Teams like Nebraska’s women’s team, the Cuddle Raptors, see the direct translation into their future as a team. “The experience of getting a variety of mentalities of the sport was beneficial. I will continue to use it for my Ultimate career,” says Taylor Mason.
Nebraska Rookie Emily Lander adds, “I’m really thankful for the opportunity to learn from these coaches. As a rookie I look forward to utilizing these techniques as I continue to grow as a player.
Experienced players benefited from the experience as well. “The entire weekend was inspiring. I can’t say how motivating it was to meet other people who were there purely for the love of the game,” says Christy Cheung, co-captain of the Kansas Bettys.
Hill agrees, “The most important thing I learned at the clinic was to never assume something isn’t possible for yourself or your team. Hearing the stories of the coaches at the clinic as well as other participants made me realize that there are a lot of different ways to create a strong program where people have fun and develop their skills. The variety of experiences and ways people dealt with the challenges that are part of being an Ultimate player inspired me a lot, and I think seeing people who have created so much success out of so little is a really powerful message.”
Much has gone into the planning of clinics, such as this one, by Without Limits founder Michelle Ng. “Michelle deserves a TON of credit for all of the work she has done—not just for this weekend, but in all of her efforts,” says Naomi Warren, who coached at the event. “Michelle’s commitment to the development of ultimate is inspiring. Her generosity, flexibility, and willingness to meet the players’ needs contributed to the success of the clinic.”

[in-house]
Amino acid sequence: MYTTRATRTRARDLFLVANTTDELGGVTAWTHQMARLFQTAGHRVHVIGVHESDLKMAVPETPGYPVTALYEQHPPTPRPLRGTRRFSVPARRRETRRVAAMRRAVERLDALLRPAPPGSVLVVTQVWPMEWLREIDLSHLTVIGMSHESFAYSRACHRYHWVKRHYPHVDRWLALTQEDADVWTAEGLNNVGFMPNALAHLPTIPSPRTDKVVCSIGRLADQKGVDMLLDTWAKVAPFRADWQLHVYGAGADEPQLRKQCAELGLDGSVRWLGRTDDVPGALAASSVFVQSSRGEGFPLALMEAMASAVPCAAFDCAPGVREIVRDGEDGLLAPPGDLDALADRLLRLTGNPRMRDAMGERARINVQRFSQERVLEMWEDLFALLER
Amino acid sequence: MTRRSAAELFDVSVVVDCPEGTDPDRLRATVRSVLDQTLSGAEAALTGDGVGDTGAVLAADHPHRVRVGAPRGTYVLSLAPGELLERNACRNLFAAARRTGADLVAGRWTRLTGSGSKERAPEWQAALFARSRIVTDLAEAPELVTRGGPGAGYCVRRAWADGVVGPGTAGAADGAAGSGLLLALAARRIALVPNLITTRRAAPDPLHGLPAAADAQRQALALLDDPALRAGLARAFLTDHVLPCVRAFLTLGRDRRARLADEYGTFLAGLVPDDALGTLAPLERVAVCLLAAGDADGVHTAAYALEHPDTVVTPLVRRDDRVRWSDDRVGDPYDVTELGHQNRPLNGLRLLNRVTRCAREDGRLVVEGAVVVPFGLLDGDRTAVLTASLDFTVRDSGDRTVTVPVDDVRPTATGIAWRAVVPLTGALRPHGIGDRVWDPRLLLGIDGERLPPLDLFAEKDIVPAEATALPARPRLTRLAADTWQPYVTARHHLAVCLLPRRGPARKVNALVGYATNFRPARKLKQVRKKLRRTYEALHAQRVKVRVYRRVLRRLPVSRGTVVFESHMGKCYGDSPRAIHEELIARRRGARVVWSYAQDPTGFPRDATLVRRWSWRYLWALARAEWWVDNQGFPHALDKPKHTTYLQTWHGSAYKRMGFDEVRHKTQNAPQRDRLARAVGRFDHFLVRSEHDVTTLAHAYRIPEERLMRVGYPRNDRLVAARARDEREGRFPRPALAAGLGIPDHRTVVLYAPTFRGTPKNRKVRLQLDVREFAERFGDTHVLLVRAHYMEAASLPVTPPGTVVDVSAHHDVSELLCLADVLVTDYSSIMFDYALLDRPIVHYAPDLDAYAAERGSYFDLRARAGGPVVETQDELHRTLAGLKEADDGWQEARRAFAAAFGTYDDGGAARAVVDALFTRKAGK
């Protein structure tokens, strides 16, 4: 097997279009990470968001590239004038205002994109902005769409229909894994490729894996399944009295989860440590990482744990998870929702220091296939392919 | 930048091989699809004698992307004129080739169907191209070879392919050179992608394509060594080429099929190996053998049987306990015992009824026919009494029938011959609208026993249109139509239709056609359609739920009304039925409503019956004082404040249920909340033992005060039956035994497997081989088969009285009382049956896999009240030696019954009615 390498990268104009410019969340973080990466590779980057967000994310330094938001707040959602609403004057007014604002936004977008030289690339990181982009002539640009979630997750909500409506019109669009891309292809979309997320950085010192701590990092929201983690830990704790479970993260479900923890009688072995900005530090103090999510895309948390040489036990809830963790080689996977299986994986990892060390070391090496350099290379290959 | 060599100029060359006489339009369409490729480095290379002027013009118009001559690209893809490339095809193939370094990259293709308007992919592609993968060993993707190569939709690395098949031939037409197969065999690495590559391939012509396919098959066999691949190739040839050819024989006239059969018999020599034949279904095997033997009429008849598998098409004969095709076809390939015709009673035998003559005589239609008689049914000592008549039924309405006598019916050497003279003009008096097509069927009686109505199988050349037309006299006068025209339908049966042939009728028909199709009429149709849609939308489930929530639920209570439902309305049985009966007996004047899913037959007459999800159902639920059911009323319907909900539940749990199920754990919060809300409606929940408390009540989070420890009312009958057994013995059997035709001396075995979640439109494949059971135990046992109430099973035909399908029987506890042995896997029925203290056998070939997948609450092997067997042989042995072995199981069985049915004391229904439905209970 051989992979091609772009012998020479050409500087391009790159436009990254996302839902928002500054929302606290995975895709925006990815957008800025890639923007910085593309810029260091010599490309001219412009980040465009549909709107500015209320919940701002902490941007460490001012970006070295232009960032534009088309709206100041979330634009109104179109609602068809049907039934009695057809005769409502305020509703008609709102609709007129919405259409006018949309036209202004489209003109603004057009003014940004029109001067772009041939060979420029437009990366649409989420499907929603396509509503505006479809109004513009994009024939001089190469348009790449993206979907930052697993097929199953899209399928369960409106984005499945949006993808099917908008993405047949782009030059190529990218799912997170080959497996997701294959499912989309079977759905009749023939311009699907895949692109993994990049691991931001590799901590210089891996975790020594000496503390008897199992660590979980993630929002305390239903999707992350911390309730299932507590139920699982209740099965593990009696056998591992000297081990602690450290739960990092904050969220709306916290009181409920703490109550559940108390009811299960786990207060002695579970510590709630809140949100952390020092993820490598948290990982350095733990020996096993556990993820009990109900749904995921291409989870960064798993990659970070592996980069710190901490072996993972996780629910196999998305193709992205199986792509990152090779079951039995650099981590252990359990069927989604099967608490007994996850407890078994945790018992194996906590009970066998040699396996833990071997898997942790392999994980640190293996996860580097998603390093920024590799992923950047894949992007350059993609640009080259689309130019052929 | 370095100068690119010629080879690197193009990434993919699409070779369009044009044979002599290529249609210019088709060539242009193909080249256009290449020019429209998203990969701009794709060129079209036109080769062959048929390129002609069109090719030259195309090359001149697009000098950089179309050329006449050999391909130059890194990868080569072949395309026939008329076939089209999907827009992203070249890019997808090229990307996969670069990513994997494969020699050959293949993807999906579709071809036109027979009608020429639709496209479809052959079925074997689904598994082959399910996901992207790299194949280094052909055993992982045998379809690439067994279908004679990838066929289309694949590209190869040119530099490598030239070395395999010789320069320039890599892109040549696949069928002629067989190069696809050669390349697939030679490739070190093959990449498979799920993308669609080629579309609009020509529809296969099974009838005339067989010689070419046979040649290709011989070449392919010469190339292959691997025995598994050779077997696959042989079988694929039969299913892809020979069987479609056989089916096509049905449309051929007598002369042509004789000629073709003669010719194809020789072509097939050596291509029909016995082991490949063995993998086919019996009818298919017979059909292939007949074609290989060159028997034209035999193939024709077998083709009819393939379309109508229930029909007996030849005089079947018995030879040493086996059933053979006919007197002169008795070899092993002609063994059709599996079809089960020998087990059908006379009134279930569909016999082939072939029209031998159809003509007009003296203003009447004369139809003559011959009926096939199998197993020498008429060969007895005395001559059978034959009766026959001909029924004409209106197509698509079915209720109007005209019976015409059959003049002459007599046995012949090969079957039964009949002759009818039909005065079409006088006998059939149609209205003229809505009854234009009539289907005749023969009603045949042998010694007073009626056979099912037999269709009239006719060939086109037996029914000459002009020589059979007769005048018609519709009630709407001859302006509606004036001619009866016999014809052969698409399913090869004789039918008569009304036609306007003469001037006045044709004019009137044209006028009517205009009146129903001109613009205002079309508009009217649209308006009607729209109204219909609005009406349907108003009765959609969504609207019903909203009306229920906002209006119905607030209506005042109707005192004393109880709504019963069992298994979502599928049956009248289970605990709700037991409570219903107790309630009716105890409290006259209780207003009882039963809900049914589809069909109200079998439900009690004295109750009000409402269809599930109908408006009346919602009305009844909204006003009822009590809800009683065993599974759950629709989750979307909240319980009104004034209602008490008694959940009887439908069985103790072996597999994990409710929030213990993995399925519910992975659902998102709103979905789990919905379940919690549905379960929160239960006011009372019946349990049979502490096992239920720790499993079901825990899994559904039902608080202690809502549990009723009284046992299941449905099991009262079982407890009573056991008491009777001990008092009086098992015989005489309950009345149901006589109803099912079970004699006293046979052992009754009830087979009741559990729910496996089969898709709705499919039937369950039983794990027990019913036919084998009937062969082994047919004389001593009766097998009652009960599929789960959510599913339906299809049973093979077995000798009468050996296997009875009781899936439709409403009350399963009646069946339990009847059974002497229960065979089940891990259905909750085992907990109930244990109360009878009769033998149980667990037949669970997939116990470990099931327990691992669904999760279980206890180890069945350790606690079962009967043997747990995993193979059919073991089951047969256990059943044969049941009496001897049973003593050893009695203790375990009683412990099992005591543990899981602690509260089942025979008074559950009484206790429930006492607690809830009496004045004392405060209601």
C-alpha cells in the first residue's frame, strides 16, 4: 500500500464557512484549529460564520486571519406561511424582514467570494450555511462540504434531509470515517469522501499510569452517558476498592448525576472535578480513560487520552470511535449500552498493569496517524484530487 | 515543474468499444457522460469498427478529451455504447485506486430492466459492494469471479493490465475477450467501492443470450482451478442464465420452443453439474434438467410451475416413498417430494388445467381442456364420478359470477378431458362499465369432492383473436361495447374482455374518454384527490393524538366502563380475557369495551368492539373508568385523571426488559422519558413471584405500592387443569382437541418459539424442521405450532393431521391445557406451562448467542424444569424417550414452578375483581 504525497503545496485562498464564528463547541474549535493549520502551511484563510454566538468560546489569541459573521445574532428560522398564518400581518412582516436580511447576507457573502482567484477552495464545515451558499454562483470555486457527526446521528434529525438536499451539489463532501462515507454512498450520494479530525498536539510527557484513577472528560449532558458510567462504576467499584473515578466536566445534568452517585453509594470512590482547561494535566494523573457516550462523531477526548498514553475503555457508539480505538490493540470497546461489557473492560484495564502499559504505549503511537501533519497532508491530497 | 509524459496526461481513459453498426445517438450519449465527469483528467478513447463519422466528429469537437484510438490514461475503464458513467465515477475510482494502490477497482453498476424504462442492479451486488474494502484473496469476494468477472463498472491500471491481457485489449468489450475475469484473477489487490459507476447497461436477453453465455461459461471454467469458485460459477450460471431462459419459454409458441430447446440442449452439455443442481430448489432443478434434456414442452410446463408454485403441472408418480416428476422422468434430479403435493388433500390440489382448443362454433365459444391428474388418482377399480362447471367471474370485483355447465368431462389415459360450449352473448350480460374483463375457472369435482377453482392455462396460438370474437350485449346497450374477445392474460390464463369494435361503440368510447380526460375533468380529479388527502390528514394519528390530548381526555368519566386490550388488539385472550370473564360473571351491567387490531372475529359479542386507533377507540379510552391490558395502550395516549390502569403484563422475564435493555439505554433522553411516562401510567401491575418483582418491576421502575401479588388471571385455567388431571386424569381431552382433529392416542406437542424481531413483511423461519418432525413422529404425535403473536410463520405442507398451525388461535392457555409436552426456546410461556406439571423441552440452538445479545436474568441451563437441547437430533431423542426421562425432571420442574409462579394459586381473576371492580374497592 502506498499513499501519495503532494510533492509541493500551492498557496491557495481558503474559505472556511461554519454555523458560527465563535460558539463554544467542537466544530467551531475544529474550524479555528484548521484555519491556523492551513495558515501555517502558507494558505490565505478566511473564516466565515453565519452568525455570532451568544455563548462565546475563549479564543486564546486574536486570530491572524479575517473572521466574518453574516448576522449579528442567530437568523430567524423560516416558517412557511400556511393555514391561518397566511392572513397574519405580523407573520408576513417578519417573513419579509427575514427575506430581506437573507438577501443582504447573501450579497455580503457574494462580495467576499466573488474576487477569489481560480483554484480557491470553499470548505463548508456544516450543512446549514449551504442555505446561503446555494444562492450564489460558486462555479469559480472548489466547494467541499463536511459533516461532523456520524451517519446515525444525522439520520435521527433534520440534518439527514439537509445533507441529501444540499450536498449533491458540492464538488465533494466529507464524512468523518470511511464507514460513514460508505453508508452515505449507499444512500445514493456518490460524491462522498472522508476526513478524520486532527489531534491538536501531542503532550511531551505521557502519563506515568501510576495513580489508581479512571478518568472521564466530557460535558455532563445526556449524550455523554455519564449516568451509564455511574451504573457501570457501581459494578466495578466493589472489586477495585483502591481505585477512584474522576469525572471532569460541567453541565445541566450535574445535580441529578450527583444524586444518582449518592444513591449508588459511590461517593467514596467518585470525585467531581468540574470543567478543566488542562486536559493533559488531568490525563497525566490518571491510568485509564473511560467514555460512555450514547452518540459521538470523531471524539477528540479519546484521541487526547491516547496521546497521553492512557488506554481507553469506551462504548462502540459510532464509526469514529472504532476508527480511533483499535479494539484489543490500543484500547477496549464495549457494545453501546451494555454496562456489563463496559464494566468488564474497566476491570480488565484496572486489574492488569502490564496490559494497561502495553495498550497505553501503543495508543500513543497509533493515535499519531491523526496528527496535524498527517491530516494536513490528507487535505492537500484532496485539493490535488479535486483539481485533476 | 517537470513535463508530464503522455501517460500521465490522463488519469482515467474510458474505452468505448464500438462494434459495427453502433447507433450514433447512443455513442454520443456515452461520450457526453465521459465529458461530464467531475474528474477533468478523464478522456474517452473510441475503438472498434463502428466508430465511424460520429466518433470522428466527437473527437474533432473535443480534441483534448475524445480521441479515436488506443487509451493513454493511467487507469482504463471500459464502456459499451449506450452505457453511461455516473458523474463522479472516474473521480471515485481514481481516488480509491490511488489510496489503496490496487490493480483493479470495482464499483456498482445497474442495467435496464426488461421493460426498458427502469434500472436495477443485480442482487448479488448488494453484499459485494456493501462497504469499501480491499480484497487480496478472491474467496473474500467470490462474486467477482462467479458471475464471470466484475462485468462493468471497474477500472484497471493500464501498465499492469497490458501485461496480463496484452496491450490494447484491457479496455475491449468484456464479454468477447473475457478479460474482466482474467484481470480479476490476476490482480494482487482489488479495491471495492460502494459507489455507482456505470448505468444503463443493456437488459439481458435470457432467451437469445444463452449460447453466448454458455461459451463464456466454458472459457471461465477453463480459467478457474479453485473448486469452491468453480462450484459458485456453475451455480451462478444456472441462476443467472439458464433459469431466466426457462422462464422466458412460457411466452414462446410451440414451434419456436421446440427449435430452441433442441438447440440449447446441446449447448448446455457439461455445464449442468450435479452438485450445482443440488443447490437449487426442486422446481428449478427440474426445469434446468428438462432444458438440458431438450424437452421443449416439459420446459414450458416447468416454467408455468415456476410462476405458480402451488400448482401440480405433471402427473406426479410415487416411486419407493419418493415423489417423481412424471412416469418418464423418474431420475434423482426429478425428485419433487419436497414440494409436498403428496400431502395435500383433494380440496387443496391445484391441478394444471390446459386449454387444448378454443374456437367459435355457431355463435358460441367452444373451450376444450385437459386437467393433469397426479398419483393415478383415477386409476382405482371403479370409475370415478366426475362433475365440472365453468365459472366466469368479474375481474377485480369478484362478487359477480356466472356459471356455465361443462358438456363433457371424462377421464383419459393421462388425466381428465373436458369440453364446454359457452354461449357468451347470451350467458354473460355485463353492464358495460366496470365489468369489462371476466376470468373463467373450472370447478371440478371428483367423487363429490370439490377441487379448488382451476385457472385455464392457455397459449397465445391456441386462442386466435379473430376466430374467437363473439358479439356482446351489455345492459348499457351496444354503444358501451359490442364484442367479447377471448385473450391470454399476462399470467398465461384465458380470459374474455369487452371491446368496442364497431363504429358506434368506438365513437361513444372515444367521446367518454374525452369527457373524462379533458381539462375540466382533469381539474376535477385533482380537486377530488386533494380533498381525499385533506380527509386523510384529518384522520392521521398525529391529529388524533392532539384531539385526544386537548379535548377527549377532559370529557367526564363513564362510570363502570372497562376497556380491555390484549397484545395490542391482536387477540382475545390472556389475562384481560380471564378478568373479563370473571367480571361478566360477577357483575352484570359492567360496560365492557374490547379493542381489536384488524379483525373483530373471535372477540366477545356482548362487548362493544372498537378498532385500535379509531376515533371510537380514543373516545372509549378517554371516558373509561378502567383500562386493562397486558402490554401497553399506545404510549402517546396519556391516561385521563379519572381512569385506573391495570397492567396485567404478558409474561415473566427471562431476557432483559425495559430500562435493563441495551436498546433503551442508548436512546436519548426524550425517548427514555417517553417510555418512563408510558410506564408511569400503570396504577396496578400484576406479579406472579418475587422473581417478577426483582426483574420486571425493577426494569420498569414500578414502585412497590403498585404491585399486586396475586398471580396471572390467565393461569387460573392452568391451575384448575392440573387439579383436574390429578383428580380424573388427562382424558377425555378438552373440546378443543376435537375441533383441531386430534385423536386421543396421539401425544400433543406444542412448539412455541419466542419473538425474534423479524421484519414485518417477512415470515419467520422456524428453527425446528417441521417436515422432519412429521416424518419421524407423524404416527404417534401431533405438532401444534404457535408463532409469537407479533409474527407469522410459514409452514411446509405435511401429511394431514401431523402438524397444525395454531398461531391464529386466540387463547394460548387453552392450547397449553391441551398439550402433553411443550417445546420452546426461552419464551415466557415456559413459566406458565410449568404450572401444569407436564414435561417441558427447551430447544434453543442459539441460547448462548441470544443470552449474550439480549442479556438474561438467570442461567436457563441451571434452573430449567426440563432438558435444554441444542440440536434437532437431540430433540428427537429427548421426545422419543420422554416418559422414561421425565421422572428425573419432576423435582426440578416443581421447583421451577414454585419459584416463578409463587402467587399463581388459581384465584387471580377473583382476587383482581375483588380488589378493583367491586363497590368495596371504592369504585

Over the years I have had some successes, some failures, and everything in between. Reflection is an important part of personal growth in all that we do. I will never say that I know the answers or even THE best way to lead. I do know that communicating personal experiences with new players is one of the most rewarding things possible. If I can help to make it easier for someone else, they can avoid some of the growing pains that I had—or at least better prepare them for the ones that are inevitable. It also happens to be the most direct way to continue to promote development in the game we care so much about.
As I walked a group of 29 leaders through an exercise to create a team identity and structure, I found myself smiling. I found myself excited to be part of this. 29 of my peers were writing down and discussing individual goal setting, and learning new ways to hold themselves and their teammates accountable. At 3:45 pm on Sunday afternoon that I was reminded why I do this. This sport has given me so much—a real community of people to relate to, struggle with, and learn beside.
I challenge you, Skyd Magazine reader, to continue to help our sport grow. Outreach is important. Exchanging ideas and creating long-lasting and meaningful relationships is important. It is not just important to me, but it is important to a huge part of the Ultimate community (like the nearly 70 people who came together at Grinnell College last weekend). In order to give our peers the opportunity to develop and play high-level Ultimate, it starts with us. If we want our sport to be big, we have to be willing to put in big efforts—because big efforts reap the biggest rewards.